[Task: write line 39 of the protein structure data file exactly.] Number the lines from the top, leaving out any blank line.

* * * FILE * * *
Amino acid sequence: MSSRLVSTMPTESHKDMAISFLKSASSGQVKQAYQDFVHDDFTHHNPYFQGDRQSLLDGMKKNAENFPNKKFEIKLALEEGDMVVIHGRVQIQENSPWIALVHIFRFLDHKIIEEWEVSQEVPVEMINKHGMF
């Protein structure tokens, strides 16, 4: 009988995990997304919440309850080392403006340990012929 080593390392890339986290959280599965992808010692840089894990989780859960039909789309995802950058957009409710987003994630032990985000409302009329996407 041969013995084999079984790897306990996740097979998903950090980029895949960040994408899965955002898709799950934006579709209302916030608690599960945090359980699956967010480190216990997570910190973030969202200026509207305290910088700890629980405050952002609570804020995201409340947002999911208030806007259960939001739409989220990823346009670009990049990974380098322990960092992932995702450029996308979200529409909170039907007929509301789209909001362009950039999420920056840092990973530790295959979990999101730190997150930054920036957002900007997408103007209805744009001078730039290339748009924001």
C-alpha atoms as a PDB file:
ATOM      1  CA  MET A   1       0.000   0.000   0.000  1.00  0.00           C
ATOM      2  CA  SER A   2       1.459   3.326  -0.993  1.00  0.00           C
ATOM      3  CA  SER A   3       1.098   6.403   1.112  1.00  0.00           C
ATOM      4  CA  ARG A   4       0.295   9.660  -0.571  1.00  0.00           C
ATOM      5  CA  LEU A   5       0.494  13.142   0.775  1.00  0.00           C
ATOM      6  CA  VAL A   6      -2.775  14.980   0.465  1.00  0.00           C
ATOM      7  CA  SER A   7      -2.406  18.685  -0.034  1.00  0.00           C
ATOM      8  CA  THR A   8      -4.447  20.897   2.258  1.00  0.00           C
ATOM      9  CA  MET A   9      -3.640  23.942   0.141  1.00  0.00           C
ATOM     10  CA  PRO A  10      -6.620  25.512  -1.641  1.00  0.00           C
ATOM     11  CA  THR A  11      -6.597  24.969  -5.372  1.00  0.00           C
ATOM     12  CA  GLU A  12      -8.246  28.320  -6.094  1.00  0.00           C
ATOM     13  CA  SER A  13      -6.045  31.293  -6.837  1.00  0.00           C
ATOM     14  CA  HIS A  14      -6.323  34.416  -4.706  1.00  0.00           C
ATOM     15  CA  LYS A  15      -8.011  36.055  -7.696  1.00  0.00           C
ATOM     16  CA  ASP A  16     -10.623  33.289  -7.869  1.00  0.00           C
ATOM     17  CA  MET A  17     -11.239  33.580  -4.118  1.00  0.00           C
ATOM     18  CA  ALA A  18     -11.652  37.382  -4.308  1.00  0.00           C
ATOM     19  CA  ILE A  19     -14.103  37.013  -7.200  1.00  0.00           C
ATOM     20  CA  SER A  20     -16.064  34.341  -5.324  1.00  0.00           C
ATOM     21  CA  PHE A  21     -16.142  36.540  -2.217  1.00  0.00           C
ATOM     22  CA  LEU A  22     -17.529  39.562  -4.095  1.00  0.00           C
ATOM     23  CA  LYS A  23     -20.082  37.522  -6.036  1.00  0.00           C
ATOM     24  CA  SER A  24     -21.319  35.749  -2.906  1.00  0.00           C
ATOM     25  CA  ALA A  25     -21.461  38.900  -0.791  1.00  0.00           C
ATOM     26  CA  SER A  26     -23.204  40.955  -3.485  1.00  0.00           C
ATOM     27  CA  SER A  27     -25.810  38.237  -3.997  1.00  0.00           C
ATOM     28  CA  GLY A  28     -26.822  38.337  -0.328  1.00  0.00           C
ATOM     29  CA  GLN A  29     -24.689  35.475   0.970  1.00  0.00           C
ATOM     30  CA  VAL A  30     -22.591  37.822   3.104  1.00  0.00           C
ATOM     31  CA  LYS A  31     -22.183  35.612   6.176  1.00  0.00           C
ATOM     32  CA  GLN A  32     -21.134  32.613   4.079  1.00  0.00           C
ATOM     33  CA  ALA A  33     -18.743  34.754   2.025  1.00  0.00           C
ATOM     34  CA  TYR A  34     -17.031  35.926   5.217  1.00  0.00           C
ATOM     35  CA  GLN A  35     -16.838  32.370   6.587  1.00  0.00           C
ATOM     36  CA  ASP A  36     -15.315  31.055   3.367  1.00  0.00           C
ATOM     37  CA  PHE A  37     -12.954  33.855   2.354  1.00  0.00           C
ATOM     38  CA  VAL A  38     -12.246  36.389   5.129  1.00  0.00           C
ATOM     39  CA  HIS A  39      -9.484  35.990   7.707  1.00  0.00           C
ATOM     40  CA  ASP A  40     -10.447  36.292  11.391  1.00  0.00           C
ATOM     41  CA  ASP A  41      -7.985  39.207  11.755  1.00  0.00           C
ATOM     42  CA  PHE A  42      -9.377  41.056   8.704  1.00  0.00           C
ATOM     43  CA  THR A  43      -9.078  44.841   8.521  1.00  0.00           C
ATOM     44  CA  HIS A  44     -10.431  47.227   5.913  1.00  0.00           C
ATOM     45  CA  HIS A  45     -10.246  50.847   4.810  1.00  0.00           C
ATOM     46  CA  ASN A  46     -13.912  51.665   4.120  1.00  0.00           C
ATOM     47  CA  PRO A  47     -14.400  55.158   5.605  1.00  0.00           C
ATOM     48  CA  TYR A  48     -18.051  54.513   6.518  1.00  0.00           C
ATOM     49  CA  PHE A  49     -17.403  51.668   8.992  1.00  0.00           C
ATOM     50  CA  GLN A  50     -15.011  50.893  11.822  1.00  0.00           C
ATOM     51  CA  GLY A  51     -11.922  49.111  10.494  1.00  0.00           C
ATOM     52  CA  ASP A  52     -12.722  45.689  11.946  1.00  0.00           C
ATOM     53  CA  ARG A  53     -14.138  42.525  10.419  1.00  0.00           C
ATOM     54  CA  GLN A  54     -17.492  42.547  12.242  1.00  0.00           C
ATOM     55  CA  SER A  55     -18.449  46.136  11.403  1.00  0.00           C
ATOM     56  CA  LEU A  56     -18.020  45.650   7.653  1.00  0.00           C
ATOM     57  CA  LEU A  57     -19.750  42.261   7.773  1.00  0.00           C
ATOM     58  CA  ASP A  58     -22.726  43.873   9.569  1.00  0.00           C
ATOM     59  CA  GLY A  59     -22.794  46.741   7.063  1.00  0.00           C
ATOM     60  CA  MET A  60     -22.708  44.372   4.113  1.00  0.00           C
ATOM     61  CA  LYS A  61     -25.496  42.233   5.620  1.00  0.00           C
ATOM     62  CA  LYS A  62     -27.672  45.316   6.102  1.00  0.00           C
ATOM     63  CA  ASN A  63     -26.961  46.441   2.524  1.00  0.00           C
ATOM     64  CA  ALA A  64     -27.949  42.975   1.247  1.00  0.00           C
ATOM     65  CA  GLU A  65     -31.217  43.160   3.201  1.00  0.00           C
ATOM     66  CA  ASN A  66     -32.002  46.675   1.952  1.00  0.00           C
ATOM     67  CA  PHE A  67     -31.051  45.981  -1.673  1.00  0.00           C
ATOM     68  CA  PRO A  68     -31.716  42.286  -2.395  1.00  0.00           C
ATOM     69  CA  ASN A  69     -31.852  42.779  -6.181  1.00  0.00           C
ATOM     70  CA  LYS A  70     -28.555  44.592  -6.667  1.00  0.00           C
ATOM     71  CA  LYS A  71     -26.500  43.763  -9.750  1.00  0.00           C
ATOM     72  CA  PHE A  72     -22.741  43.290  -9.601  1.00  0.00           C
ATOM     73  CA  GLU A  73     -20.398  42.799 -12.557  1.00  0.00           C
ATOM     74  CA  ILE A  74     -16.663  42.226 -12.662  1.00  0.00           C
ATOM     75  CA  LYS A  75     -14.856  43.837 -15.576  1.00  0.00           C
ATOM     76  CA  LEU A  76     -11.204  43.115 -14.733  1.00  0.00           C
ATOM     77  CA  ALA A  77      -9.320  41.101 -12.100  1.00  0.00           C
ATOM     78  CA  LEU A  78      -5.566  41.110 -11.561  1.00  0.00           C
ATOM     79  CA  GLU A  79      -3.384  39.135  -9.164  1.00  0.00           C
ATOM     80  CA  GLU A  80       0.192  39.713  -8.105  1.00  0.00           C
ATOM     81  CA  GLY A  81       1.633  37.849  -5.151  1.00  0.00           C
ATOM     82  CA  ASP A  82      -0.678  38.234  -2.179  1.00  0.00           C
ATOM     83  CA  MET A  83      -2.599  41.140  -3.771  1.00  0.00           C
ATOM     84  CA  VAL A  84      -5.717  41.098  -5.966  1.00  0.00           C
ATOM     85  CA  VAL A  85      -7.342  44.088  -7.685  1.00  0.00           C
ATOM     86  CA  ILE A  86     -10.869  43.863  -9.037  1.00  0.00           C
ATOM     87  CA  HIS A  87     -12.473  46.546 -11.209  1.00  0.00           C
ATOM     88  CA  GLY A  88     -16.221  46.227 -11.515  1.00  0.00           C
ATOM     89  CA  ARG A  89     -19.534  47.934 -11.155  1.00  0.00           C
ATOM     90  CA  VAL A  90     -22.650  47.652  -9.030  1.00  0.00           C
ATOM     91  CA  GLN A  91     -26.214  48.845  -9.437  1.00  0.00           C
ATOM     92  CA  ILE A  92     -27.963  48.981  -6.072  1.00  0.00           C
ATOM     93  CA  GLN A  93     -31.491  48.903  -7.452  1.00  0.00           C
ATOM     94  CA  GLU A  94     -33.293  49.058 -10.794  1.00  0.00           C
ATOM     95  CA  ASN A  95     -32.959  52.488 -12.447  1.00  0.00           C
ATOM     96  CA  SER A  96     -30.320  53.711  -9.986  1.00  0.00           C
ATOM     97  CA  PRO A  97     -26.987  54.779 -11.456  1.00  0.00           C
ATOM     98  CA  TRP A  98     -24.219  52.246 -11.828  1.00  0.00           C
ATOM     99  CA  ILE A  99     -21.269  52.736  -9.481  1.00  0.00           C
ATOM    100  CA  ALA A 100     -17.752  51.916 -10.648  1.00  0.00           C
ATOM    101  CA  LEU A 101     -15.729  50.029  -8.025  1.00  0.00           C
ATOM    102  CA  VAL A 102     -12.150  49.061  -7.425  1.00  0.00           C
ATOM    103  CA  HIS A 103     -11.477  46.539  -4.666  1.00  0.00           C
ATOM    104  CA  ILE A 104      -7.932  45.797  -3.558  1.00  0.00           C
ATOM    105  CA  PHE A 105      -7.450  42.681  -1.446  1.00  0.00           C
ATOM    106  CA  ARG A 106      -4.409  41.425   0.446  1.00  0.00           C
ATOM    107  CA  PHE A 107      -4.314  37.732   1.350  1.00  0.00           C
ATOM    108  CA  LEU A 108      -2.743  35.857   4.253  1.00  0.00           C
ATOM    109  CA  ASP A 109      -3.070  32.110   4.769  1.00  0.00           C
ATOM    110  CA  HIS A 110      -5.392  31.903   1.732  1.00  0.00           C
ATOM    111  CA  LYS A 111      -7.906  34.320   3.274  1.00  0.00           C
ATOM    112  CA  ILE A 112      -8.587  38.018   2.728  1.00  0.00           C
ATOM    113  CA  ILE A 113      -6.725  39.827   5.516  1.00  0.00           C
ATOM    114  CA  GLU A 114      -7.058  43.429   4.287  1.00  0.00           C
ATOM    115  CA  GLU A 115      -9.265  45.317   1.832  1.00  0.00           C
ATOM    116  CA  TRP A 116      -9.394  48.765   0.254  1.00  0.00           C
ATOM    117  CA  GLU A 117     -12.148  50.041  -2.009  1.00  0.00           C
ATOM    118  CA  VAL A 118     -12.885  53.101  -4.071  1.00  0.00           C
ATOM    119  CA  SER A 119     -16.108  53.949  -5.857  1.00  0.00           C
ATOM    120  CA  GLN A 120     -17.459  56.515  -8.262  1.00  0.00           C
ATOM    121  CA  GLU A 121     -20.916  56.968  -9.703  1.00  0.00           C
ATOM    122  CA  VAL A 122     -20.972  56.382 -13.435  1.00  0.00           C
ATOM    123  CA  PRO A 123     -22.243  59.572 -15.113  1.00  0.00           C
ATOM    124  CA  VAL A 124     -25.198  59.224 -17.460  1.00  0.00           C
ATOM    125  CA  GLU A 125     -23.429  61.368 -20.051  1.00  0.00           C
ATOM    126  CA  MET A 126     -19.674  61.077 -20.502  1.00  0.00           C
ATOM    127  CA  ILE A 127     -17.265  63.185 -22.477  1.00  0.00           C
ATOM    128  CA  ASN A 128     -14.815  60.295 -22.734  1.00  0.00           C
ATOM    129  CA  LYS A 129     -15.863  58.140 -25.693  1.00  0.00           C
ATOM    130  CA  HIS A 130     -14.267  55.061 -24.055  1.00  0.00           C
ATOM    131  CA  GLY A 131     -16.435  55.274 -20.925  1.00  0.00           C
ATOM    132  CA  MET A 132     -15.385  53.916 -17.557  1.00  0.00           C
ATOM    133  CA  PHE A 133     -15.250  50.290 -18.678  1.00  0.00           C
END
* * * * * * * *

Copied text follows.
ATOM     36  CA  ASP A  36     -15.315  31.055   3.367  1.00  0.00           C